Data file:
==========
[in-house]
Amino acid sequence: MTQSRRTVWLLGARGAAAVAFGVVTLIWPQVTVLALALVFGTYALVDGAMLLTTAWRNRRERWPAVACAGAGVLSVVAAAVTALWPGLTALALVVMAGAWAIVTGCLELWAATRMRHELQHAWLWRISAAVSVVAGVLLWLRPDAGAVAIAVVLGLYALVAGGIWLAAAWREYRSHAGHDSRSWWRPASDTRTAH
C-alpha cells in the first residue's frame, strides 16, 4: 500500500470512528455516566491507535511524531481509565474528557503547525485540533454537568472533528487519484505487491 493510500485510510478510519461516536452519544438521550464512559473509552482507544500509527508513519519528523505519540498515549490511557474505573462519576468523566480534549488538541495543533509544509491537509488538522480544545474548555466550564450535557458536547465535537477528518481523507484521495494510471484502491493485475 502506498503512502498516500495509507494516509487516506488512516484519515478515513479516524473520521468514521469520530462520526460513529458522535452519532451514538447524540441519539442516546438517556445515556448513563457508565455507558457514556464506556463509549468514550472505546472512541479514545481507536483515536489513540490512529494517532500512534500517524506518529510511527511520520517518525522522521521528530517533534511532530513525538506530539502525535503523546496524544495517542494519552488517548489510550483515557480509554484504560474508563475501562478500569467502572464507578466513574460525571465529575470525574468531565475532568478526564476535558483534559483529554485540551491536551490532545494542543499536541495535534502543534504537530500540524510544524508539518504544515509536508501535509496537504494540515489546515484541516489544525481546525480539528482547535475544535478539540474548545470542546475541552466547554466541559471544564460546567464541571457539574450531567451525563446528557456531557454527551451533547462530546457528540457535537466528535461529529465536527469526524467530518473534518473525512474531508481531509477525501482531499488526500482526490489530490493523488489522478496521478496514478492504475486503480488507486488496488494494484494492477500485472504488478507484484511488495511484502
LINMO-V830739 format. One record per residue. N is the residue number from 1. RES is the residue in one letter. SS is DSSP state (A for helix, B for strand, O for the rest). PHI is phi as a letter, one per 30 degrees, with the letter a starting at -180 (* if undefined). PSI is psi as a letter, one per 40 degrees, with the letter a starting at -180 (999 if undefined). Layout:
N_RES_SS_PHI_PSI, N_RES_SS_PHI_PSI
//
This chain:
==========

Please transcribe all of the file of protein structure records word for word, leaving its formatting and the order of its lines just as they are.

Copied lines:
[in-house]
Amino acid sequence: MTQSRRTVWLLGARGAAAVAFGVVTLIWPQVTVLALALVFGTYALVDGAMLLTTAWRNRRERWPAVACAGAGVLSVVAAAVTALWPGLTALALVVMAGAWAIVTGCLELWAATRMRHELQHAWLWRISAAVSVVAGVLLWLRPDAGAVAIAVVLGLYALVAGGIWLAAAWREYRSHAGHDSRSWWRPASDTRTAH
C-alpha cells in the first residue's frame, strides 16, 4: 500500500470512528455516566491507535511524531481509565474528557503547525485540533454537568472533528487519484505487491 493510500485510510478510519461516536452519544438521550464512559473509552482507544500509527508513519519528523505519540498515549490511557474505573462519576468523566480534549488538541495543533509544509491537509488538522480544545474548555466550564450535557458536547465535537477528518481523507484521495494510471484502491493485475 502506498503512502498516500495509507494516509487516506488512516484519515478515513479516524473520521468514521469520530462520526460513529458522535452519532451514538447524540441519539442516546438517556445515556448513563457508565455507558457514556464506556463509549468514550472505546472512541479514545481507536483515536489513540490512529494517532500512534500517524506518529510511527511520520517518525522522521521528530517533534511532530513525538506530539502525535503523546496524544495517542494519552488517548489510550483515557480509554484504560474508563475501562478500569467502572464507578466513574460525571465529575470525574468531565475532568478526564476535558483534559483529554485540551491536551490532545494542543499536541495535534502543534504537530500540524510544524508539518504544515509536508501535509496537504494540515489546515484541516489544525481546525480539528482547535475544535478539540474548545470542546475541552466547554466541559471544564460546567464541571457539574450531567451525563446528557456531557454527551451533547462530546457528540457535537466528535461529529465536527469526524467530518473534518473525512474531508481531509477525501482531499488526500482526490489530490493523488489522478496521478496514478492504475486503480488507486488496488494494484494492477500485472504488478507484484511488495511484502
LINMO-V830739 format. One record per residue. N is the residue number from 1. RES is the residue in one letter. SS is DSSP state (A for helix, B for strand, O for the rest). PHI is phi as a letter, one per 30 degrees, with the letter a starting at -180 (* if undefined). PSI is psi as a letter, one per 40 degrees, with the letter a starting at -180 (999 if undefined). Layout:
N_RES_SS_PHI_PSI, N_RES_SS_PHI_PSI
//
This chain: